What to know about the Glycemic Index

Nutritionist Gayle Reichler helps you determine the glycemic index.  What you eat before bedtime or even as a late night snack can be guided by this trusted source.  Will it be a banana, granola or some ice cream?  There may be some surprises, and then again, maybe not.


When you want to feel sleepy and tired, eating carbohydrates is recommended.  Carbohydrates fall into two groups: simple, those that taste sweet to our tongue (including sugar, honey and maple syrup) and complex (including whole grains, starchy vegetables and legumes). It is also important, at least in terms of how we will feel after eating a certain carbohydrate, is the understanding of how rapidly a particular carbohydrate will get metabolized into sugar and impact blood sugar (glucose) levels. Sugars are the body's source of energy for most activities. When we have high sugar levels we feel like we have energy, but when our blood sugar level drops, we feel like we are tired.

There is an index you can use to determine how a food will affect your blood sugar, it is called The Glycemic Index (GI) and the Glycemic Load (GL). These charts are numerical scales used to indicate how fast and how high a particular food can raise our blood glucose (blood sugar) level.  The Glycemic Index looks at an individual food, while the Glycemic Load looks at a food with other foods together interpreting how it digests in your system. A food with a low GI or GL will typically prompt a moderate rise in blood glucose, while a food with a high GI or GL may cause our blood glucose level to increase above the optimal level.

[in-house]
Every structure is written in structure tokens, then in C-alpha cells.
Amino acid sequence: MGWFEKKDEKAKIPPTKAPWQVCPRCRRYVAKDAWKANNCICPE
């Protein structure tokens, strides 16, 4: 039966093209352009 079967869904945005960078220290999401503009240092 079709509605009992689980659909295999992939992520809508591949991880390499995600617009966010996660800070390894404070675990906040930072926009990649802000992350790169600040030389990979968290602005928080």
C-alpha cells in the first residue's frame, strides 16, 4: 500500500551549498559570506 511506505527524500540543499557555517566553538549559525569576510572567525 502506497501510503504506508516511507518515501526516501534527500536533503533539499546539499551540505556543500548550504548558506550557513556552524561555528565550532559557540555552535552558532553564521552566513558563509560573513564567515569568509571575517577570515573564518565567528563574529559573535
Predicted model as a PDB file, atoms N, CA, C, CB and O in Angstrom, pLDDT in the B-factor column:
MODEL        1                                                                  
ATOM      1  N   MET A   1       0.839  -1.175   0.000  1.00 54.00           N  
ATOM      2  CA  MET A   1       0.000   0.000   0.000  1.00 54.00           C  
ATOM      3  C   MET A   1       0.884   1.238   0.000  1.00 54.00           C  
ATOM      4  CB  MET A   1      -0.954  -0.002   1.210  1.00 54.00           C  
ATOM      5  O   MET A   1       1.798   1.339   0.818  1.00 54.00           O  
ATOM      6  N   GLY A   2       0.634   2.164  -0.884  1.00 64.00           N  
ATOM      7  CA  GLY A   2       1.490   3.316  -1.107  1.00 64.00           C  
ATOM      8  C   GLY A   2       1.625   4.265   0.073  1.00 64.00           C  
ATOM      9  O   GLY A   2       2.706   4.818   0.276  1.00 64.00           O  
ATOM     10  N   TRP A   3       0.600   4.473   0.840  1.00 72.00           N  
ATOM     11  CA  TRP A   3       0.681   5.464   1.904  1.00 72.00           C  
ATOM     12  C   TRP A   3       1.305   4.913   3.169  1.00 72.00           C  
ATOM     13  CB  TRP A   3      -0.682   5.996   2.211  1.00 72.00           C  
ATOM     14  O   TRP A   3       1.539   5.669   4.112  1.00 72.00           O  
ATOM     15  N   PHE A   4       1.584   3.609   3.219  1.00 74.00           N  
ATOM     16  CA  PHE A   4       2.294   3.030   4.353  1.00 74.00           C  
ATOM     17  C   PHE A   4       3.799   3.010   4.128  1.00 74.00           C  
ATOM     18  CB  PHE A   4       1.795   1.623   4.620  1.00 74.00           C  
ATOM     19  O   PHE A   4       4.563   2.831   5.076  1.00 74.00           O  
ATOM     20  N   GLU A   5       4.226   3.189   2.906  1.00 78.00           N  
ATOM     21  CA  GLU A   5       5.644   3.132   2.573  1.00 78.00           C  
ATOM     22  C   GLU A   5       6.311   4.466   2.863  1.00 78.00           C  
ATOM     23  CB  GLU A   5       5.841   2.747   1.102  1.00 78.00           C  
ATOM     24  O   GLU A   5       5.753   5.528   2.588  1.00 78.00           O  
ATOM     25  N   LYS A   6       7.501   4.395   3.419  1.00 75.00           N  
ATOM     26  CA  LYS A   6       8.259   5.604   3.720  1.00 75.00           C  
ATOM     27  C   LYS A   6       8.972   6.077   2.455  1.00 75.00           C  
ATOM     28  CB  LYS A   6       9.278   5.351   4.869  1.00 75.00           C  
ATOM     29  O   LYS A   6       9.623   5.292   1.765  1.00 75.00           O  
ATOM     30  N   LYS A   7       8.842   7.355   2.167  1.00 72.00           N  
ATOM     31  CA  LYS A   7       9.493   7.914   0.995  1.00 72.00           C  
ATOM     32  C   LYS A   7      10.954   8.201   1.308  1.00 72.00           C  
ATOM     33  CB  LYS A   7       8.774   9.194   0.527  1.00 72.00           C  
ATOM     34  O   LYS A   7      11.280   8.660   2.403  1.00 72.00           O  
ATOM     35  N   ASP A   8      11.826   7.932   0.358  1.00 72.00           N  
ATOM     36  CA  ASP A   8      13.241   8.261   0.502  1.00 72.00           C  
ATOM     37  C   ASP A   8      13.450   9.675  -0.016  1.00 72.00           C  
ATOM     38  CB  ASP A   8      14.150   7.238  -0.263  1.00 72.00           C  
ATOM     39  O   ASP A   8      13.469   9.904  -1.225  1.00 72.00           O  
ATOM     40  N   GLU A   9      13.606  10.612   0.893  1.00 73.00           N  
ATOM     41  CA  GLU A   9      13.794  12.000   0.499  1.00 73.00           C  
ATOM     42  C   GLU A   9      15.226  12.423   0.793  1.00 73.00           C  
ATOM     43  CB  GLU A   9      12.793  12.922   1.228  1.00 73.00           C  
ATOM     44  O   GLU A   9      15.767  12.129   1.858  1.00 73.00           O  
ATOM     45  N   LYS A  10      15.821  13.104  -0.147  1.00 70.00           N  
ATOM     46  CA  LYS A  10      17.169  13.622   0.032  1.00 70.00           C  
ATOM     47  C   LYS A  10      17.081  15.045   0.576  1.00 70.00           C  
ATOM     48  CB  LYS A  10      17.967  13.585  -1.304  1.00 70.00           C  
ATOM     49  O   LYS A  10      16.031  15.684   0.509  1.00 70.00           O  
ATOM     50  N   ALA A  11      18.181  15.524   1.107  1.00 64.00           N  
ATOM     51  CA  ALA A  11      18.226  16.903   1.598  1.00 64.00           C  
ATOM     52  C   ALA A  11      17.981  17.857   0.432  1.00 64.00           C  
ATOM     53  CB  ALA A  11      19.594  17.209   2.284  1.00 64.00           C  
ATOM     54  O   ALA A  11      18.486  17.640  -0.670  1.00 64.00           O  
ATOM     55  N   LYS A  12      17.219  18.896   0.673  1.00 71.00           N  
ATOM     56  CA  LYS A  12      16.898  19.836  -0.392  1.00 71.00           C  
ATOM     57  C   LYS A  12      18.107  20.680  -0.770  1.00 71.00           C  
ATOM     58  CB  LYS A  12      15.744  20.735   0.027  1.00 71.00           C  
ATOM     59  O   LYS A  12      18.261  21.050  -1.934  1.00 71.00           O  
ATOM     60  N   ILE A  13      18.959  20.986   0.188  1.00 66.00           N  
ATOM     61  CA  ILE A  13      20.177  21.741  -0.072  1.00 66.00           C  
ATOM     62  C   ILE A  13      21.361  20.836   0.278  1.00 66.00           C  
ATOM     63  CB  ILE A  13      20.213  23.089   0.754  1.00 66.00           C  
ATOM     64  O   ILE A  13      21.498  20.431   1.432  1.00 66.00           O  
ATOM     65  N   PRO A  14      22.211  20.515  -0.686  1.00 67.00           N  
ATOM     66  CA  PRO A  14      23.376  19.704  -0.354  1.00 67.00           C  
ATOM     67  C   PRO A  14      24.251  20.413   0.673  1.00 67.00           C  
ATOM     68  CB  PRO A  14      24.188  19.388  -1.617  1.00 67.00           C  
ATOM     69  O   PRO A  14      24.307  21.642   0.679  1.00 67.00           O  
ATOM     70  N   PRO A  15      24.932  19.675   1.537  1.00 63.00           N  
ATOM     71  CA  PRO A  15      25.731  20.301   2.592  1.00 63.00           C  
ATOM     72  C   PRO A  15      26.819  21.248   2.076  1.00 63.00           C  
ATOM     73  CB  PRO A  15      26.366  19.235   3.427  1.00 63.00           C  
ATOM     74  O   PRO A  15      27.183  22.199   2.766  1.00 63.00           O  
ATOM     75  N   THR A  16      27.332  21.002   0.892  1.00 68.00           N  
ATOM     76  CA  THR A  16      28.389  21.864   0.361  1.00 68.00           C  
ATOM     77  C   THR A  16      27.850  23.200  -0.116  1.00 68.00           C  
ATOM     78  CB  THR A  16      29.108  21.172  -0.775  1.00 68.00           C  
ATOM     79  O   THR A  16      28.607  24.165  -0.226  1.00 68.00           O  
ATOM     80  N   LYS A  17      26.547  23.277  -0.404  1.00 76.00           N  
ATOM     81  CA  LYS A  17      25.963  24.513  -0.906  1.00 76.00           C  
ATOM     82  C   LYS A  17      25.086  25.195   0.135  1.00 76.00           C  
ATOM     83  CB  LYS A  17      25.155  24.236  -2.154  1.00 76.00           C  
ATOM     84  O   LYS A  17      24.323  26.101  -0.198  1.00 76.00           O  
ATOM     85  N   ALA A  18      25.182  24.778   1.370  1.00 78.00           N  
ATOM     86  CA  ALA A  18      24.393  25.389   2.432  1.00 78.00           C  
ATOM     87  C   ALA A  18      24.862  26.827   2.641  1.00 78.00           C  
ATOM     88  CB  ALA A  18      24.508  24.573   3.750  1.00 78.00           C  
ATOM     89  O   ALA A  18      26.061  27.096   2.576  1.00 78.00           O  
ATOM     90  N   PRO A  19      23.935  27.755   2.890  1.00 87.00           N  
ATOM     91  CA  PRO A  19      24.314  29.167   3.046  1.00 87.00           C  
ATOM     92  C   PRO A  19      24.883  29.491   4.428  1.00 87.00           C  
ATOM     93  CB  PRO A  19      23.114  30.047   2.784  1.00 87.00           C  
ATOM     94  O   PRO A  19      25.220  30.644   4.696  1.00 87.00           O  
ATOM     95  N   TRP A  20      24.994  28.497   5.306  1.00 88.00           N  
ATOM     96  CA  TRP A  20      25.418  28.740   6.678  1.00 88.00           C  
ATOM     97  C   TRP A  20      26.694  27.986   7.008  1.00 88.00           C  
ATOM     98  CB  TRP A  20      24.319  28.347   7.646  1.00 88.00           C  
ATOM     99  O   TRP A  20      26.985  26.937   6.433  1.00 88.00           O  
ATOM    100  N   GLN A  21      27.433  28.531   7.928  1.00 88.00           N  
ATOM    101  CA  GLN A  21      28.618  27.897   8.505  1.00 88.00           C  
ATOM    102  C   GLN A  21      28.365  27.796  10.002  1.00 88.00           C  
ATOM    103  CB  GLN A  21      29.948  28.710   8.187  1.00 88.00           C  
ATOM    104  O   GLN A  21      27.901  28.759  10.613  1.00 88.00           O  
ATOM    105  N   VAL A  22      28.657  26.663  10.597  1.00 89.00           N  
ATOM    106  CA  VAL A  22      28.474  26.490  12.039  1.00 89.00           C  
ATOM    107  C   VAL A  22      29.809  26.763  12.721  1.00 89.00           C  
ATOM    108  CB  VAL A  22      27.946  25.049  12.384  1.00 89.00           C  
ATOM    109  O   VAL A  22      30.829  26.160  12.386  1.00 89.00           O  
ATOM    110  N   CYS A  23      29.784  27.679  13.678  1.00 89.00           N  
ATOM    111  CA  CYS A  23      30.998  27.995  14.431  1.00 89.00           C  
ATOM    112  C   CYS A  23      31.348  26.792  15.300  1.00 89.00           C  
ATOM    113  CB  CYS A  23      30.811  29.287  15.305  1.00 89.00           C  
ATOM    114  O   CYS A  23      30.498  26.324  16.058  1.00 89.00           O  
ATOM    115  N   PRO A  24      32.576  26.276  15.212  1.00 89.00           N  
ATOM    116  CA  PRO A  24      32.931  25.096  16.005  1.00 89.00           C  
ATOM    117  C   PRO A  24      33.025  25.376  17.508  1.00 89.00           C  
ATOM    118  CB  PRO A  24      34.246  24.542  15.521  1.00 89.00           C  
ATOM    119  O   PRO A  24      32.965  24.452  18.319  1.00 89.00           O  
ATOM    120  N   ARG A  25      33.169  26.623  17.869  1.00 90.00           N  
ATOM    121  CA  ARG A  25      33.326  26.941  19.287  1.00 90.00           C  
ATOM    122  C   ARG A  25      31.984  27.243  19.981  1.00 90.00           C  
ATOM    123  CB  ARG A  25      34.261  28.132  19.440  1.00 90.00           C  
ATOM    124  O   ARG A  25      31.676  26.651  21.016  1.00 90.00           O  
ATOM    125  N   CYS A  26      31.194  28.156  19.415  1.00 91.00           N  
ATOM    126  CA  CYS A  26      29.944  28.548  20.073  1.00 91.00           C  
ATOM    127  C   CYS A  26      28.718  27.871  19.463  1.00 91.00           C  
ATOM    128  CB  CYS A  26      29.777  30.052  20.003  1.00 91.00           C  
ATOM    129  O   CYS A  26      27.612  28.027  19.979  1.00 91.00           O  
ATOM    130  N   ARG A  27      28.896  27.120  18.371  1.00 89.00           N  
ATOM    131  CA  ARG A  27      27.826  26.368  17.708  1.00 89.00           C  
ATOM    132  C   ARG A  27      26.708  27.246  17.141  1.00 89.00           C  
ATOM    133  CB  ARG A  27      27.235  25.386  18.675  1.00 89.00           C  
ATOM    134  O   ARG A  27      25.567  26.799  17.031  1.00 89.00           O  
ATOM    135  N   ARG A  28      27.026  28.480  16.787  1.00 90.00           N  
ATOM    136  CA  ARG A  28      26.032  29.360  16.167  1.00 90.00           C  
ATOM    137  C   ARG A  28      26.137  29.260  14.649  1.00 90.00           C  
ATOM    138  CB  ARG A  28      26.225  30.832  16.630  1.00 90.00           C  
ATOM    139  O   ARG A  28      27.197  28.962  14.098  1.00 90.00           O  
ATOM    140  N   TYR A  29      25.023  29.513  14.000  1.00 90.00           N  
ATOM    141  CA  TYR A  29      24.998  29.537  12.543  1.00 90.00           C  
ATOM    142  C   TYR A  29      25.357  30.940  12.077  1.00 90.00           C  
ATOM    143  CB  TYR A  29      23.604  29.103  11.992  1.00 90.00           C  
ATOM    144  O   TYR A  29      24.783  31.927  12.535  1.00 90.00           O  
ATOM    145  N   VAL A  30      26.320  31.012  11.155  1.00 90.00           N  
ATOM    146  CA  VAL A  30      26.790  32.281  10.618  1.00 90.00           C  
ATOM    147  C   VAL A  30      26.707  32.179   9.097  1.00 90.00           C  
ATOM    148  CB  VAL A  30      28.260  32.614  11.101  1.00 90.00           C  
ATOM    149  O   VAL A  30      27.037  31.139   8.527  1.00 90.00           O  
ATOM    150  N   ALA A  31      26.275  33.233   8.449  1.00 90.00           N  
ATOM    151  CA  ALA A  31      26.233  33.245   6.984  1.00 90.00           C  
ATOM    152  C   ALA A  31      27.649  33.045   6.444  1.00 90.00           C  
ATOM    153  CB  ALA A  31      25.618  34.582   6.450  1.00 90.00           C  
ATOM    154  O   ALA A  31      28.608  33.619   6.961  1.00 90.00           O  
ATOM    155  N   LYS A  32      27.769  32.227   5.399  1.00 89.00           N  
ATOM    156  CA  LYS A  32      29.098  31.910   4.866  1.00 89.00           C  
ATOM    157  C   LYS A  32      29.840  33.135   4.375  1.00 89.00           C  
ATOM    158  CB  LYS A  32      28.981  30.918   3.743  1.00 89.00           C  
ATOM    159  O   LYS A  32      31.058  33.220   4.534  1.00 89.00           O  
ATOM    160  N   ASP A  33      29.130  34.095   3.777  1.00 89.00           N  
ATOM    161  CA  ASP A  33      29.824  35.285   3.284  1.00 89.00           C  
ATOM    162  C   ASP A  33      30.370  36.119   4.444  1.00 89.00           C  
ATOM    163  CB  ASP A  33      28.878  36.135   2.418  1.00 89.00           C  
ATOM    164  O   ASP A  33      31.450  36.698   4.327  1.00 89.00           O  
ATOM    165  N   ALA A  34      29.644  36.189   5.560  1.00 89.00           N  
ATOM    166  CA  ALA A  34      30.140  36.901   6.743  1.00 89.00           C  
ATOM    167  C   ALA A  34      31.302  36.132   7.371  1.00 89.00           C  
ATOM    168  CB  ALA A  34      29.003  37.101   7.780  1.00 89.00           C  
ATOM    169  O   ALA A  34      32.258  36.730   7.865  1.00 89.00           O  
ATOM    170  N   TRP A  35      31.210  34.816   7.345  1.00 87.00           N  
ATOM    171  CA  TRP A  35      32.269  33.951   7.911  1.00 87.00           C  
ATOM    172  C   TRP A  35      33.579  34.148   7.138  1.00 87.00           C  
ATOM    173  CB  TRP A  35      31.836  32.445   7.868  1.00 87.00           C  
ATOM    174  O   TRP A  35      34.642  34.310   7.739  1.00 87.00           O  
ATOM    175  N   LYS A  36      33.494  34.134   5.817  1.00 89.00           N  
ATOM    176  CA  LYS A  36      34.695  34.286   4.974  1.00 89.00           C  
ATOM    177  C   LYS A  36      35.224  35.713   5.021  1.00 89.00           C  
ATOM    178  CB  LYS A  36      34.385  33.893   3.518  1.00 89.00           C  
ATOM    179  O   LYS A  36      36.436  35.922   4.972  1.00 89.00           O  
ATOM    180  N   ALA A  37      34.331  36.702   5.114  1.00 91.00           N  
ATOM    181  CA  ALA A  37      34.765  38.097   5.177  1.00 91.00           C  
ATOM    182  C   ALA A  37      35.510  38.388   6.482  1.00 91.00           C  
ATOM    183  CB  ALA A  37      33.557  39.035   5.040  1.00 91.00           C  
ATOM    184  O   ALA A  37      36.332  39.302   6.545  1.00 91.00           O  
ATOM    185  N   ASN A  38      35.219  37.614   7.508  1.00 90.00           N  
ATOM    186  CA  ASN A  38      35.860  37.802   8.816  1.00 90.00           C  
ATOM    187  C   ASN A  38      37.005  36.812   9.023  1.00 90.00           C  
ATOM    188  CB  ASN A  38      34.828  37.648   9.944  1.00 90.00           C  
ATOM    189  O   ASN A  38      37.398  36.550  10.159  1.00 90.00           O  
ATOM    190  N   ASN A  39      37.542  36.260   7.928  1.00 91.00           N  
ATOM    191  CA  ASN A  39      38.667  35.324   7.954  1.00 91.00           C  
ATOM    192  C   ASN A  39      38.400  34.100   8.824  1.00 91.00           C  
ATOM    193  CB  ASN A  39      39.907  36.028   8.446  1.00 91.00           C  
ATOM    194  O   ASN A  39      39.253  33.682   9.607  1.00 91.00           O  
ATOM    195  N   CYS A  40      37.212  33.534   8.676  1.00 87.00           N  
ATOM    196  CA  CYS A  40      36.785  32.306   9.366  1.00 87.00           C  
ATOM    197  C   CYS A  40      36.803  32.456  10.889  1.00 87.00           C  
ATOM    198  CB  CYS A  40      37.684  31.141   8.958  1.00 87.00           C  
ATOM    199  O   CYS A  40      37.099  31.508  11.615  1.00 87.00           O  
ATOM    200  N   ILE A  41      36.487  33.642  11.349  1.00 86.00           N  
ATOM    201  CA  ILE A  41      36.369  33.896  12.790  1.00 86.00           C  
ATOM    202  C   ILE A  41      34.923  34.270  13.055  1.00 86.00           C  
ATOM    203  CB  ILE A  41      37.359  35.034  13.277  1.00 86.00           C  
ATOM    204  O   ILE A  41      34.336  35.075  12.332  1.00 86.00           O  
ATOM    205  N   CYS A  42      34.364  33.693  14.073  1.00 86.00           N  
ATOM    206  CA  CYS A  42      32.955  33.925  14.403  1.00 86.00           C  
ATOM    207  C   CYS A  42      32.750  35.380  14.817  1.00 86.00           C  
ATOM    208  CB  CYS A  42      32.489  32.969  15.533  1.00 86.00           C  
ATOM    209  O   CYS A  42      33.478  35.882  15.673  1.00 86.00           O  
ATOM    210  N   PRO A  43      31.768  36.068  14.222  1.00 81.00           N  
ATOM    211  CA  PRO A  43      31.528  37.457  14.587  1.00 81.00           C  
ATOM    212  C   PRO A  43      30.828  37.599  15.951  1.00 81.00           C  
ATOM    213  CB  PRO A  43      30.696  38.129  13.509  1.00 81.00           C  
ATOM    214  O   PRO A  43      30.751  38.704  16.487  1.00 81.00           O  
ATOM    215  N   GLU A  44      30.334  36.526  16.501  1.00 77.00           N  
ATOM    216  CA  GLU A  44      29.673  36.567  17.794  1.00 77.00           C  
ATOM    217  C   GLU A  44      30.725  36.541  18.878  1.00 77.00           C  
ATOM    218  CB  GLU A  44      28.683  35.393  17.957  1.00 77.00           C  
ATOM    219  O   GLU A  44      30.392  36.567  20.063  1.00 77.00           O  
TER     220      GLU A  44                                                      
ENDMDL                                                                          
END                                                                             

By choosing your carbohydrates wisely, you can help yourself control your blood sugar levels and achieve or maintain a healthy weight.

Foods ranked by the glycemic index are given scores:

  • High: 70 and up. Examples include instant white rice, brown rice, plain white bread, white skinless baked potato, boiled red potatoes with skin and watermelon.
  • Medium: 56 to 69. Examples include sweet corn, bananas, raw pineapple, raisins and certain types of ice cream.
  • Low: 55 and under. Examples include raw carrots, peanuts, raw apple, grapefruit, peas, skim milk, kidney beans and lentils.

 

Looking for a good nighttime snack? It is also advisable for you to eat the more simple grains before going to bed, such as a piece of bread or cereal, because these are easier to digest and they will not disrupt your sleep as much as more fibrous carbohydrates that take longer to digest. 

You can go to this site to refer to a chart of GI and GL .harvard.edu/newsweek/Glycemic_index_and_glycemic_load_for_100_foods.htm